Taliban fighters are “back on their heels” and the U.S. military is making progress in training its local counterparts to take over security duties, but government corruption threatens hard-won gains in Afghanistan, Sen. Bob Casey (D.,Pa.) said Sunday.
“This can really compromise the whole mission if it’s not corrected,” Casey said in a telephone interview from Kabul, Afghanistan, where he is on a fact-finding mission. “Rooting out the corruption in their government has been the area of least progress. There’s got to be a change of culture, and that’s tough.”
Casey, the chairman of the Senate Foreign Affairs subcommittee with jurisdiction over Mideast policy, had six briefings Sunday on the security situation, reconstruction efforts and efforts to combat corruption, exemplified by the recent scandal over the Afghan national bank, which sustained $900 million in losses as government officials looted its assets. Casey also met with a group of women who are members of parliament and other Afghan leaders.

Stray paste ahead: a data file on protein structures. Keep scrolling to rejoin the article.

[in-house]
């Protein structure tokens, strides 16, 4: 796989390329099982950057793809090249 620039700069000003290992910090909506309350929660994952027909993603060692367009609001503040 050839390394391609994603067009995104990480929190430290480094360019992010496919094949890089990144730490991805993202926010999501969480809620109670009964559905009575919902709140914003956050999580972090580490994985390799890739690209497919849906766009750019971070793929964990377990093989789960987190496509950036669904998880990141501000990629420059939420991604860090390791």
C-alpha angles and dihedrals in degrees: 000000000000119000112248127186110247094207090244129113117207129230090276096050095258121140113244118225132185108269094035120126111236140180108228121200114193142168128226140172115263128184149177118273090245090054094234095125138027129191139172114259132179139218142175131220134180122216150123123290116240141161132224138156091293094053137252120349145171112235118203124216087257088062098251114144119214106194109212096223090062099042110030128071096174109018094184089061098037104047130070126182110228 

“The dynamic has changed” in Afghanistan, Casey said. “Last year you could make the case that the Taliban had the upper hand, but now you can make the case that they are back on their heels. It’s at worst a stalemate. The military has made great strides but it’s fragile.”